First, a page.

The Man Who Single Handedly Converted A Washed Out Land Into A 1,360 Acre Forest
Categories: Life Stories
Almost three decades ago, a teenager, after noticing the deaths of a large number of reptiles due to a lack of a tree cover, started planting Bamboo in an area that had been washed away by floods. Today, that same land hosts 1,360 acres of Jungle called Molai Forest, named after Jadav “Molai” Payeng, the man who made this possible single handedly!
That forest is now home to Bengal tigers, Indian rhinoceros, over 100 deer and rabbits besides apes and several varieties of birds, including a large number of vultures. There are several thousand trees. Bamboo covers an area of over 300 hectares. A herd of around 100 elephants regularly visits the forest every year and generally stays for around six months. They have given birth to 10 calves in the forest in recent years.
“The education system should be like this, every kid should be asked to plant two trees,” Payeng says.
He was 16 when the flood hit Assam, and Payeng observed that the flow of migratory birds was gradually declining to the forest areas and wetlands near his home and snakes were disappearing in large numbers. This disturbed him.
“I asked my elders, what would they do if all of us die one day, like these snakes. They just laughed and smirked but I knew I had to make the planet greener,” he says.
His village elders told him that with decline in forest cover and deforestation, animals lost their homes. The solution was to build new homes or forests for the animals, they said.
He alerted the forest department but they asked him to plant trees himself (which he actually did). He located a riverine island, on the banks of River Brahmaputra, and began to plant the saplings. Payeng visited the island and planted a few saplings every day for three decades.
Watering the growing area of plants posed a problem. He could not draw water from the river and water all the growing plants, as the area proved to be vast for one man.
He built a bamboo platform on the top of each sapling and placed earthen pots with small holes in them. The water would gradually drip on the plants below and water them through the week until the pots were drained of water.
Next year, in 1980, he started working with the social forestry division of Golaghat district when they launched a scheme of tree plantation on 200 hectares at Aruna Chapori situated at a distance of 5 km from Kokilamukh in Jorhat district.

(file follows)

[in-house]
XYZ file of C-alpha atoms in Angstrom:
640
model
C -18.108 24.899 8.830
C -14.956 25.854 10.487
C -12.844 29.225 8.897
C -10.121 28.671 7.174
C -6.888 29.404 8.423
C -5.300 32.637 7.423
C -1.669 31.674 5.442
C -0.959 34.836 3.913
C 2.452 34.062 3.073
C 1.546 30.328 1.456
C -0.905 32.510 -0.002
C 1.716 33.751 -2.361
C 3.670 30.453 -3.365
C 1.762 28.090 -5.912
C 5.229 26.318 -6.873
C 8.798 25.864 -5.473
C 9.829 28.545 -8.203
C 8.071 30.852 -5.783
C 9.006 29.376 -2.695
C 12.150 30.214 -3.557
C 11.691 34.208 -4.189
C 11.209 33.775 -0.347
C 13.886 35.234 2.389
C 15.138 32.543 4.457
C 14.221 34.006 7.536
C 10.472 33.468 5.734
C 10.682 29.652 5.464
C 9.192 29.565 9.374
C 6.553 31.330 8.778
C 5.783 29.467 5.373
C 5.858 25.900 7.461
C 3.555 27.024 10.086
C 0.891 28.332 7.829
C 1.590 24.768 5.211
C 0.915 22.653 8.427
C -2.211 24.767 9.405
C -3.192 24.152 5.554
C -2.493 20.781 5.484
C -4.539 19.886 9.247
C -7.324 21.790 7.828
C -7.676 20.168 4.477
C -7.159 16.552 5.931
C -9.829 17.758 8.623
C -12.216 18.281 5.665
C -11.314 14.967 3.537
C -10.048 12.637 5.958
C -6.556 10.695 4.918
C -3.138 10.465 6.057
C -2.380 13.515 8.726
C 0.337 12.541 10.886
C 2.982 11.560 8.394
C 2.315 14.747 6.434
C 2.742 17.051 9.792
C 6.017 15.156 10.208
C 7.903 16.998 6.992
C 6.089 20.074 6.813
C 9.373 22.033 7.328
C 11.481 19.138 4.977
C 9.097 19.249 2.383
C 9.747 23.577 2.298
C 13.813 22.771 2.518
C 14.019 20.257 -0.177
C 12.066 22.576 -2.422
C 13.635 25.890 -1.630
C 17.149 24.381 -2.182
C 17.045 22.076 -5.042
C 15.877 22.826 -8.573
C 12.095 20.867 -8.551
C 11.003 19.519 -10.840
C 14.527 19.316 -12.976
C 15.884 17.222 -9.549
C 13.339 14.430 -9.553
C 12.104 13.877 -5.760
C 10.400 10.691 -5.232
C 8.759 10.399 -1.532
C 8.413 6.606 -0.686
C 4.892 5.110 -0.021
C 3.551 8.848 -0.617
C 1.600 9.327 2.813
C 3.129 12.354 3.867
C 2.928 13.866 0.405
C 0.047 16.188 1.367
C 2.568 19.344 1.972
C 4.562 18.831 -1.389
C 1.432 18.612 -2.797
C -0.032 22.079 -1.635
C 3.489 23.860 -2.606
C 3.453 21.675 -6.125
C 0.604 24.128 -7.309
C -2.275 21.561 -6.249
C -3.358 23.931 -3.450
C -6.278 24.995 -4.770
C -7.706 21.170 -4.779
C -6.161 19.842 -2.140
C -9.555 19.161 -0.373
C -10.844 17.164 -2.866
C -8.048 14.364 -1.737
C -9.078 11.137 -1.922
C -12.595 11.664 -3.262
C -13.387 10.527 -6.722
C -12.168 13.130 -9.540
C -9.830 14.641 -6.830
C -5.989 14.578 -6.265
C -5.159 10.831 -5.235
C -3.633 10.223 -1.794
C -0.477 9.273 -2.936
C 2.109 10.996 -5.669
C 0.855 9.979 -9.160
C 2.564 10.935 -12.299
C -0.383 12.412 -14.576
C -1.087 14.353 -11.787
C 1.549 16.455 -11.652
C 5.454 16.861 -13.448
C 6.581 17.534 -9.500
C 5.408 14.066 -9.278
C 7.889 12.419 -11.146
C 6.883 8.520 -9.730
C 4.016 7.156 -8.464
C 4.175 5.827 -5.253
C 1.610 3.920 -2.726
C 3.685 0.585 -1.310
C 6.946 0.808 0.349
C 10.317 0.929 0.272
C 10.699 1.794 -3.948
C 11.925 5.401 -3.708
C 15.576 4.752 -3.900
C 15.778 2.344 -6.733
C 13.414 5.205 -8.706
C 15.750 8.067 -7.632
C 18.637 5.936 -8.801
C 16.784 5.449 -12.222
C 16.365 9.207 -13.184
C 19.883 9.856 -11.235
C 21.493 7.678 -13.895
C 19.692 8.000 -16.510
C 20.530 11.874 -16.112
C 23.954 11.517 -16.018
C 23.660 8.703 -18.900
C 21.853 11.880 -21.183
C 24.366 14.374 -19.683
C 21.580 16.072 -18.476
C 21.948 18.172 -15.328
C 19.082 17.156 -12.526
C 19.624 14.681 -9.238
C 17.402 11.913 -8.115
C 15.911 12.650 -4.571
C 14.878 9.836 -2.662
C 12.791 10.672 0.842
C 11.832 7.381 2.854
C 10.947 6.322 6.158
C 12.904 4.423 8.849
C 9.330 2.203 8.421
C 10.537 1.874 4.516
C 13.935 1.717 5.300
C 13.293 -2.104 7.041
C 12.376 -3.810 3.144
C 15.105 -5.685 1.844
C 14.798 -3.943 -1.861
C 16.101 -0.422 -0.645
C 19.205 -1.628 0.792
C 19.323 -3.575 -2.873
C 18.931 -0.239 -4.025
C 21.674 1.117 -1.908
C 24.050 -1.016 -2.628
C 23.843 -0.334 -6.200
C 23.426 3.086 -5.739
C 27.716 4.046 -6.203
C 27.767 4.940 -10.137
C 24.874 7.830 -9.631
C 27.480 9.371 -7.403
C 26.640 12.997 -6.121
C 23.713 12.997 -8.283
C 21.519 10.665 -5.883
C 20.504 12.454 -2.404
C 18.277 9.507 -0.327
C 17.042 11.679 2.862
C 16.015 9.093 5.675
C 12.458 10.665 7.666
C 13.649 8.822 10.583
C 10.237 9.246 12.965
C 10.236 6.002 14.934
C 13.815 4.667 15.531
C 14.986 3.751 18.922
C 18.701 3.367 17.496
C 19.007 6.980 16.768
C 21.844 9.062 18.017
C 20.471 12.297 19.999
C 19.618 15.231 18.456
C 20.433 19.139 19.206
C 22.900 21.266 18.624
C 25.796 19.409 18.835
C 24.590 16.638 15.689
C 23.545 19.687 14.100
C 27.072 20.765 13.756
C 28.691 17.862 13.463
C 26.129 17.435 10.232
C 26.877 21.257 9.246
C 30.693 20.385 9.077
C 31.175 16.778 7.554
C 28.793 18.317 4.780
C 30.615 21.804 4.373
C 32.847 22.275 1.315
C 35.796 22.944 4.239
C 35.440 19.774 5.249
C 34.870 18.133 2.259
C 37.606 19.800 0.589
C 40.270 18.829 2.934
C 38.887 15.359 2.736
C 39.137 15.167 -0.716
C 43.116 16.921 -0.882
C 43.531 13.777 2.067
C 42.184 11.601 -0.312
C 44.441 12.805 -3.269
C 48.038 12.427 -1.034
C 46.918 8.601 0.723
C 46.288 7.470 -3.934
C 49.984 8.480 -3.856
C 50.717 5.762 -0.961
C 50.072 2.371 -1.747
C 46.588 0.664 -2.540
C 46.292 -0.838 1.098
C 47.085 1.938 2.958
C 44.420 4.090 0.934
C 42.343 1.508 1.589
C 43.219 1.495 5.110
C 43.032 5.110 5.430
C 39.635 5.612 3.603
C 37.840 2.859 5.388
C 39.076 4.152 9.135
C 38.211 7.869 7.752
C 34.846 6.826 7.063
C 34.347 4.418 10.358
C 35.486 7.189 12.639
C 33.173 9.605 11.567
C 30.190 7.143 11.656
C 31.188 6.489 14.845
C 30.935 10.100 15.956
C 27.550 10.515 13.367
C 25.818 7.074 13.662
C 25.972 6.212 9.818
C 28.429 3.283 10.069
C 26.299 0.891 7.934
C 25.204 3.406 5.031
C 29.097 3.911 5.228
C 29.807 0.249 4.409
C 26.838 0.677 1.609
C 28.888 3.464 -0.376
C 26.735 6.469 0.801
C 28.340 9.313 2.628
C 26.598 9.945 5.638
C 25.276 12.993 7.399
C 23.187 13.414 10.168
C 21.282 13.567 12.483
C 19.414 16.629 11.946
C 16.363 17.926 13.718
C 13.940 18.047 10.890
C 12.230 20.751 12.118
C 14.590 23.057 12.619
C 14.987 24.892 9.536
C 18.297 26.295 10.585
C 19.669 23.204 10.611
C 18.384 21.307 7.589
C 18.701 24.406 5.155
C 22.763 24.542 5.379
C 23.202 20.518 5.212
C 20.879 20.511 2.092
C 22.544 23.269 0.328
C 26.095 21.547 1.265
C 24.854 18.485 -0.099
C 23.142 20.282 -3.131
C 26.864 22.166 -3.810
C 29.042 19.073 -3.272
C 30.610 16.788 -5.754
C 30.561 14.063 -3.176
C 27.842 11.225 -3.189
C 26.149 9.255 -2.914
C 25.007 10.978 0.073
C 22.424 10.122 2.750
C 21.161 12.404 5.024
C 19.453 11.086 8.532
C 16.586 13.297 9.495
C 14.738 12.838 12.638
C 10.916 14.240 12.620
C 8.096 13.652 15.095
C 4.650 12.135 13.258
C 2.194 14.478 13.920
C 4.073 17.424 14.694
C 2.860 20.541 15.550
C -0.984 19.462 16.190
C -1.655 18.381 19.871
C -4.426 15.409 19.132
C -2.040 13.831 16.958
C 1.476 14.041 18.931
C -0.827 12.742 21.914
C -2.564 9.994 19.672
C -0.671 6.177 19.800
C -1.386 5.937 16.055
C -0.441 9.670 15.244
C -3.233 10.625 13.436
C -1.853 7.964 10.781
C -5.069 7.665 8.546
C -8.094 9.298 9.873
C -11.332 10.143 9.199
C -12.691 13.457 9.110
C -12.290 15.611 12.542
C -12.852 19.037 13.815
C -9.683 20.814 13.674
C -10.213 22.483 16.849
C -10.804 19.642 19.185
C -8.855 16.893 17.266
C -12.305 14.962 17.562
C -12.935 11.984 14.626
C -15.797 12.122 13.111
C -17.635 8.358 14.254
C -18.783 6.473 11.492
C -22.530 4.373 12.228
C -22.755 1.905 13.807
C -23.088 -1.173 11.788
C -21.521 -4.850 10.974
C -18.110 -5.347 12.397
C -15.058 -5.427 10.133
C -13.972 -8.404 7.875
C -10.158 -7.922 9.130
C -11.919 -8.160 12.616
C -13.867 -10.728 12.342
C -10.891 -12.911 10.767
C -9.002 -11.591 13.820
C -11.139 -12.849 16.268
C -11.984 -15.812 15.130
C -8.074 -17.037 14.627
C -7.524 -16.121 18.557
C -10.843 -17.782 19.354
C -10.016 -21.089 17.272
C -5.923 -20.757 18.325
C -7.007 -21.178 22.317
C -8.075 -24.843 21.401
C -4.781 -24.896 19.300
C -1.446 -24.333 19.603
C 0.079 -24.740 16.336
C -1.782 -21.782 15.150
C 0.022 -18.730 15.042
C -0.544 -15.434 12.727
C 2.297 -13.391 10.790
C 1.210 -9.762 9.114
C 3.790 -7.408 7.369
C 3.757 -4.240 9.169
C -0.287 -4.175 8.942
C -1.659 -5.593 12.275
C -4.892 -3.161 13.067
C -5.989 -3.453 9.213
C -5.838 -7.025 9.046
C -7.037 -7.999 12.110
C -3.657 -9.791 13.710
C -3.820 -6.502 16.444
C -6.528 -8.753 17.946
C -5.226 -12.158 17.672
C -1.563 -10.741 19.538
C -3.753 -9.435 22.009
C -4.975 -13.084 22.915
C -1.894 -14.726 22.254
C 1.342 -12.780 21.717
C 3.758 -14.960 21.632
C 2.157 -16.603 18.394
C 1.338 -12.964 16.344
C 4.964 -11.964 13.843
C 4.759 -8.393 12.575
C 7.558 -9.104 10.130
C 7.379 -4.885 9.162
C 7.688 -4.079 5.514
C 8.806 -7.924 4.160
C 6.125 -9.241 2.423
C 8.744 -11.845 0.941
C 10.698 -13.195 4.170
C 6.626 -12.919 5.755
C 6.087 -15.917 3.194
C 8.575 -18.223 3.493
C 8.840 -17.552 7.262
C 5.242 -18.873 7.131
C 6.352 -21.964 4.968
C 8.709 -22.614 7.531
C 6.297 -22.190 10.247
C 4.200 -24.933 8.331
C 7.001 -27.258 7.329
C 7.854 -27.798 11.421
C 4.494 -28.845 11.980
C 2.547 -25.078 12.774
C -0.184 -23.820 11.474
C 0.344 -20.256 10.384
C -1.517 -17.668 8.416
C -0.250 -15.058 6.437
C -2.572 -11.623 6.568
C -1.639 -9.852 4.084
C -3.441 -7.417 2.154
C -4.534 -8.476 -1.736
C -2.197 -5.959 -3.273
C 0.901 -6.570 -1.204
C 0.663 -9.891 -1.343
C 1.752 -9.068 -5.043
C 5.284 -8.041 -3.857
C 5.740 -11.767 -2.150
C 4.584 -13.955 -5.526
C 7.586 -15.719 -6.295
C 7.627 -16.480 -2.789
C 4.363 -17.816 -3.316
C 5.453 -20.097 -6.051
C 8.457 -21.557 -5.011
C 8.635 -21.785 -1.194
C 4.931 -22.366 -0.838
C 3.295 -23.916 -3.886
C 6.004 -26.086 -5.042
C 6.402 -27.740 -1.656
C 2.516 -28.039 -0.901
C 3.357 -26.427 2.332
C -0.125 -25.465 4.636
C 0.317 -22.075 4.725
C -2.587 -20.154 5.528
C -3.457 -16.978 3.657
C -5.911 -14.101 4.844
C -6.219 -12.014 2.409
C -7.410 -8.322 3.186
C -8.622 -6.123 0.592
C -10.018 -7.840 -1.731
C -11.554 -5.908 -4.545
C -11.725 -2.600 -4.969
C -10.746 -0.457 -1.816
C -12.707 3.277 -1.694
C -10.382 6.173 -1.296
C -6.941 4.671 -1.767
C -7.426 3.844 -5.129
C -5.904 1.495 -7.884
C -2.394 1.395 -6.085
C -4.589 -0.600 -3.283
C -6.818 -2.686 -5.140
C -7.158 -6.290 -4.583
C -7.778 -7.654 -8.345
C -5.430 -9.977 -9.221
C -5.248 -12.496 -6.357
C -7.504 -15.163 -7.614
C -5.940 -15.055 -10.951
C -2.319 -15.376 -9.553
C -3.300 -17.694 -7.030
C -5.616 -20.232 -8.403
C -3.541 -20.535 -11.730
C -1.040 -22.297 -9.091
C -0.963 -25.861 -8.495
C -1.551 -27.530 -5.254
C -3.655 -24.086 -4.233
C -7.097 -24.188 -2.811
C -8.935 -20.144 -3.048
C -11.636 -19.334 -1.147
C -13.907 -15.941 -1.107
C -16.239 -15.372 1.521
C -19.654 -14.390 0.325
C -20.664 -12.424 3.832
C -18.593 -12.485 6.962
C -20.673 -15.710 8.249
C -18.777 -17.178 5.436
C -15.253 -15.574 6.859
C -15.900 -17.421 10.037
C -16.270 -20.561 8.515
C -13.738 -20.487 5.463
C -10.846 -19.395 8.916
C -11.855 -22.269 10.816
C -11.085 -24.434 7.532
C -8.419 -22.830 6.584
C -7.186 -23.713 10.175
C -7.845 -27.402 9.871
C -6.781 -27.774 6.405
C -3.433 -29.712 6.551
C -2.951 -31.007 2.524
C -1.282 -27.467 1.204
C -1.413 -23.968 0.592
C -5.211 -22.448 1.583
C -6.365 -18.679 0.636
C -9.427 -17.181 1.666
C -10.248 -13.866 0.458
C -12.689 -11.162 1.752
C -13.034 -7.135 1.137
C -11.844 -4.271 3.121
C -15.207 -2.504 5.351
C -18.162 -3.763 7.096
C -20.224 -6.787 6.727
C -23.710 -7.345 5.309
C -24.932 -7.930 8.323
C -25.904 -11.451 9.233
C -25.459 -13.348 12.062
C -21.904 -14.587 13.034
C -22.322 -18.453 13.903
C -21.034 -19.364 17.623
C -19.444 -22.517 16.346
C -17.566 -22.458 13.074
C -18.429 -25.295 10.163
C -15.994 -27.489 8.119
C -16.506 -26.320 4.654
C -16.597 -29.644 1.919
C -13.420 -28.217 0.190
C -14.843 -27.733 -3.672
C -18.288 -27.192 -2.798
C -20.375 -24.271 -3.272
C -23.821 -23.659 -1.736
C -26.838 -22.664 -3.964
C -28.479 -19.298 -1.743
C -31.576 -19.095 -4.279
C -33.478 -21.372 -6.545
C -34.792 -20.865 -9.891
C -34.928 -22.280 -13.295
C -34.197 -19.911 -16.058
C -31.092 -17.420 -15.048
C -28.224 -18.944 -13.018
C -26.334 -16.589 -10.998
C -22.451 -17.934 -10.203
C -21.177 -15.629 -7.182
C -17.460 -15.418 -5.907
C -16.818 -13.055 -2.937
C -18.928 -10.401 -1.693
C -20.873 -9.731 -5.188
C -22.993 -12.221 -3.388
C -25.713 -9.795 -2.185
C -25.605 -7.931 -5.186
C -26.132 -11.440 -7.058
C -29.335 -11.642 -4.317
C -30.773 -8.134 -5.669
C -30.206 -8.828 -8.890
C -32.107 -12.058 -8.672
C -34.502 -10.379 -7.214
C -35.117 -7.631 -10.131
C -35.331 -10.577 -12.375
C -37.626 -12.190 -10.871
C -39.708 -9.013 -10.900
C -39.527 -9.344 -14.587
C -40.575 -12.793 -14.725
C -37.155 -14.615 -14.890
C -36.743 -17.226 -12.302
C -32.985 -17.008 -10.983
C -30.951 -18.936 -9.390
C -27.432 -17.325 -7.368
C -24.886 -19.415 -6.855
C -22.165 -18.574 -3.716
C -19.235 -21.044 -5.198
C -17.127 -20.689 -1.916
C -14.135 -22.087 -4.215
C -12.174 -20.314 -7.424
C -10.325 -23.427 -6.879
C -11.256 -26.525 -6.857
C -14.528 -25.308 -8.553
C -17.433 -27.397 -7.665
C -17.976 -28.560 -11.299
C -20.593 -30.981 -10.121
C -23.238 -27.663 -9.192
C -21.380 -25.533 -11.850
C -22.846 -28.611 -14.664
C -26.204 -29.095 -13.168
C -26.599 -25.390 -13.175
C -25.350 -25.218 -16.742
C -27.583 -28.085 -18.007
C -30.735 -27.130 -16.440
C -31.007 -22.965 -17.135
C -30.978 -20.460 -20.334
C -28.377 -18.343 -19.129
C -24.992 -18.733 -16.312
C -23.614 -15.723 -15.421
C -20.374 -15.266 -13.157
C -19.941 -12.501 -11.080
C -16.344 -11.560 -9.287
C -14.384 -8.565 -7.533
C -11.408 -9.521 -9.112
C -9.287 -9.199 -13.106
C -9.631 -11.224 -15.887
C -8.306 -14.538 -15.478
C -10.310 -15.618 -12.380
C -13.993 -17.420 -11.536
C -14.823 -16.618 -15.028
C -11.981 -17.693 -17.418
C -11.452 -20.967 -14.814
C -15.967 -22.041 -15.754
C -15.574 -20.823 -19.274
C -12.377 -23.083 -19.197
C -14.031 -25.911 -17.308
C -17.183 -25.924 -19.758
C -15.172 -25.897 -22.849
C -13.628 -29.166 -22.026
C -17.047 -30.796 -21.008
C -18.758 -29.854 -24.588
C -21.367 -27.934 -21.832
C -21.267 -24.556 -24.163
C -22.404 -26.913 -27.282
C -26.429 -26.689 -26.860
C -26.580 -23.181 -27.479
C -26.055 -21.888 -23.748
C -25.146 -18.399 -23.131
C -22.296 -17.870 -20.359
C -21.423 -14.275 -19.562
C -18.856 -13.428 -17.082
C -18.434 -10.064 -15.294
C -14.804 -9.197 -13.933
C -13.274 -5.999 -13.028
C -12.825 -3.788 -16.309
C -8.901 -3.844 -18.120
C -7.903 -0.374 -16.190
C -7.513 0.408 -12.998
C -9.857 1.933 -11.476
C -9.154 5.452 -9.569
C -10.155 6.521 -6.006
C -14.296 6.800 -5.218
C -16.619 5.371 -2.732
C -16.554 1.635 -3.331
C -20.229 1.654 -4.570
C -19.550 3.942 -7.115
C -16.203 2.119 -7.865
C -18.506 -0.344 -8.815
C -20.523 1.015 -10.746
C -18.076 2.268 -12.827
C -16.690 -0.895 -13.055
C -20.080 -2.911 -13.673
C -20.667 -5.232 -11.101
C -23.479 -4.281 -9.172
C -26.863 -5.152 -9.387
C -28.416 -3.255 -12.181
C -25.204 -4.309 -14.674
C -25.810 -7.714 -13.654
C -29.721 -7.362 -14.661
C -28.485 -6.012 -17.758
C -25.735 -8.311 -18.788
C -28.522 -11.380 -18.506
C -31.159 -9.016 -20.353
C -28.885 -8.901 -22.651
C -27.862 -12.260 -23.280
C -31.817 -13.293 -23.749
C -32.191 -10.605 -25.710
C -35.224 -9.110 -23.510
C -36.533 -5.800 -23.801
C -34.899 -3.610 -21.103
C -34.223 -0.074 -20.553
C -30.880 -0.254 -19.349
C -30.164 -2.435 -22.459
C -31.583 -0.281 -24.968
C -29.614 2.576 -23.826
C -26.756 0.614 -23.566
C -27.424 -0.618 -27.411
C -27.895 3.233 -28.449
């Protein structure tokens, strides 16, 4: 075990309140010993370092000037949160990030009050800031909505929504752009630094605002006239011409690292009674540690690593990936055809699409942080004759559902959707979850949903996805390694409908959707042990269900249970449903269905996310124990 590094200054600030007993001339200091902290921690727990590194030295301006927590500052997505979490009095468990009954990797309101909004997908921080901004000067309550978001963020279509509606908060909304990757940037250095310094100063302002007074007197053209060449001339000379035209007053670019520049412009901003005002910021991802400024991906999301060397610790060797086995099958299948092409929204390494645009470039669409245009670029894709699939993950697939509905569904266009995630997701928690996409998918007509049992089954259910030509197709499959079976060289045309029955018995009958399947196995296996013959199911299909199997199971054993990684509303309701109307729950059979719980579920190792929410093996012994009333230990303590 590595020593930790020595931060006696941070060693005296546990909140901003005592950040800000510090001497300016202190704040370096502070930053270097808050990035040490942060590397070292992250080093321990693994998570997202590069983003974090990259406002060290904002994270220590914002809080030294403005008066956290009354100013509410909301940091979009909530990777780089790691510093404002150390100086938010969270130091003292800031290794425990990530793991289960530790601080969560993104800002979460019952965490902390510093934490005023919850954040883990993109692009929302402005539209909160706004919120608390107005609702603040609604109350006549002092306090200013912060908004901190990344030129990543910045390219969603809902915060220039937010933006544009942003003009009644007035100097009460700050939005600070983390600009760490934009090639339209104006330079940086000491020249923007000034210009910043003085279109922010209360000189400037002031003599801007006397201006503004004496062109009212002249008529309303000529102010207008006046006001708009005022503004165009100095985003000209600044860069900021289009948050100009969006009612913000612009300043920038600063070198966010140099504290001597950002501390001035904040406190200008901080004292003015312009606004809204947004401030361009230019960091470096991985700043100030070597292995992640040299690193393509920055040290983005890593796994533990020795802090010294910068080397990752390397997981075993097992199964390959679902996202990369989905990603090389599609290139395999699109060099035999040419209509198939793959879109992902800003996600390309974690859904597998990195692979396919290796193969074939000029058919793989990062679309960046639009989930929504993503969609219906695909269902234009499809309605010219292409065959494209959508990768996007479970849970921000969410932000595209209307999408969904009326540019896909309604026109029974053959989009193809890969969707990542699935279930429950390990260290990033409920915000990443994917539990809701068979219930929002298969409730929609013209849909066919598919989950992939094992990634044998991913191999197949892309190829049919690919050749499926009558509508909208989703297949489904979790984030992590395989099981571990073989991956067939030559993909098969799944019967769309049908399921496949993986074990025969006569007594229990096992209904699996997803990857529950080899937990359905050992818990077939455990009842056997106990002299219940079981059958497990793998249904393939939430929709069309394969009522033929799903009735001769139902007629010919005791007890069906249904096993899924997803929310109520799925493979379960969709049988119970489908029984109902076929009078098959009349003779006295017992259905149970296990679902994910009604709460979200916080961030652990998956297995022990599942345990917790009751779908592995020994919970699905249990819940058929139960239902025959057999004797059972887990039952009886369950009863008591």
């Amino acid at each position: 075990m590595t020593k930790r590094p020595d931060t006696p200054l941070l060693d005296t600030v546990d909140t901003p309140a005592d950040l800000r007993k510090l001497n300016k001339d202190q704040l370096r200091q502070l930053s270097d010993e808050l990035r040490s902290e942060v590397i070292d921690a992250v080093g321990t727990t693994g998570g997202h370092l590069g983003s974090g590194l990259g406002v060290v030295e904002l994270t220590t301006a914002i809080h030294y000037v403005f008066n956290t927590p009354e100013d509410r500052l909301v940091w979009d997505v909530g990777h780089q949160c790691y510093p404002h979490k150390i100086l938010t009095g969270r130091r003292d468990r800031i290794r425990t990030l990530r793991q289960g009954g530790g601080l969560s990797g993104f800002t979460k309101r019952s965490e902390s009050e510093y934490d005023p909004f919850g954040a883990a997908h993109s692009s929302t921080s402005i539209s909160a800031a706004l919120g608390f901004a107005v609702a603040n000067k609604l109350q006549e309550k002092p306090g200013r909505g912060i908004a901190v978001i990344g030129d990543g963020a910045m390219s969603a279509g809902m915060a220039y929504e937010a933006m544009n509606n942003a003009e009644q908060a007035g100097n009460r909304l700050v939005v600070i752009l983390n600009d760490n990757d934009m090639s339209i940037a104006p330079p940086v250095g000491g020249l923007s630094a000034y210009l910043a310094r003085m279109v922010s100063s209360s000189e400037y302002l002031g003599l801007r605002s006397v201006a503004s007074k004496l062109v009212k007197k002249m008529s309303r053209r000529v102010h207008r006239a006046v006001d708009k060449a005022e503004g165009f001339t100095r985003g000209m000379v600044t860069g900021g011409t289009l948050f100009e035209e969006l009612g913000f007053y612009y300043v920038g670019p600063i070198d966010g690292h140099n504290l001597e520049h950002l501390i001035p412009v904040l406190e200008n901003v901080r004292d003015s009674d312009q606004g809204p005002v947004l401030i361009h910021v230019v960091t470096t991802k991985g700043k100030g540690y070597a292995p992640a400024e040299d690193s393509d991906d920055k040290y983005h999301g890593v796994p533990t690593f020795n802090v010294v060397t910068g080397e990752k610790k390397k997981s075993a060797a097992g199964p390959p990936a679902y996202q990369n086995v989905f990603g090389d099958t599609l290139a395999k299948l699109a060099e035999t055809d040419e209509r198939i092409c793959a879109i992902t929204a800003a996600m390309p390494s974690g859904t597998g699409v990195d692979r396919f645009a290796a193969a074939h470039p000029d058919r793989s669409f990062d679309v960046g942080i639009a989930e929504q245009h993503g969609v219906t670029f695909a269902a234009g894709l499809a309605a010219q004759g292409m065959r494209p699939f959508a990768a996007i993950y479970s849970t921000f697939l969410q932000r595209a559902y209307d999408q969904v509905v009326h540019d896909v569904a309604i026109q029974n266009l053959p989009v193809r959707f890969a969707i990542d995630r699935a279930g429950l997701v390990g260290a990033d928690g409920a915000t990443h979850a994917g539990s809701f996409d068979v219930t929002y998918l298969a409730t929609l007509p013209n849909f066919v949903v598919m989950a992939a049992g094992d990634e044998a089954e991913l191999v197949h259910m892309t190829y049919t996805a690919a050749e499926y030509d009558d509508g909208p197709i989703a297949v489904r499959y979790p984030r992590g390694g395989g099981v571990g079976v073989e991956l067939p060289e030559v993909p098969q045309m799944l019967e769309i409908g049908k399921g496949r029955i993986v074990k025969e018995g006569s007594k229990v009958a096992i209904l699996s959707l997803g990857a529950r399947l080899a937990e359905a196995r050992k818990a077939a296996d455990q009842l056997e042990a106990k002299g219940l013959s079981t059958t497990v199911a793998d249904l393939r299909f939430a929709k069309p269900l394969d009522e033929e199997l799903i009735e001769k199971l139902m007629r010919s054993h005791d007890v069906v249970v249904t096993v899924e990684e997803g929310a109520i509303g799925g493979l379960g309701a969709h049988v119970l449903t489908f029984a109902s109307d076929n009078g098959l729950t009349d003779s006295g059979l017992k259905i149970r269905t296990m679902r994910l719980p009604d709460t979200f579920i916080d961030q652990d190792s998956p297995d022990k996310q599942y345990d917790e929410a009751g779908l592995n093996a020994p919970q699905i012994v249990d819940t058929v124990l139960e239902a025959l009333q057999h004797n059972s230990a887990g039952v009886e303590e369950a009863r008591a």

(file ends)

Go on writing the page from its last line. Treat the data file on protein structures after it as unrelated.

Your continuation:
Payeng was one of the labourers who worked in that 5-year-long project. He chose to stay back after the completion of the project even after other workers left. He looked after the plants and continued to plant more trees on his own, in an effort to transform the area into a forest.
Payeng belongs to a tribe called “Mishing” in Assam, India. He lives in a small hut in the forest with his wife, and his 3 children. He has cattle and buffalo on his farm and sells the milk for his livelihood, which is his only source of income.
“My friends have become engineers and are living in the city. I have sacrificed everything and this Jungle is my home now. The recognition and awards that I have received is my wealth and that makes me the happiest man in the world,” Payeng says.
Payeng was honoured at a public function arranged by the School of Environmental Sciences, Jawaharlal Nehru University on 22nd April, 2012 for his remarkable achievement.
JNU vice-chancellor Sudhir Kumar Sopory named Jadav Payeng as “Forest Man of India”. In the month of October 2013, he was honoured at the Indian Institute of Forest Management during their annual event ‘Coalescence’.
Isn’t it amazing to see the willpower of this man who fought alone and won the battle single-handedly? Where we don’t hesitate to cut trees for our luxuries, he has sacrificed all the worldly pleasures to save the environment and the eco-system. The country needs more such superheroes who are trying to make the Earth a better place to live for one and all.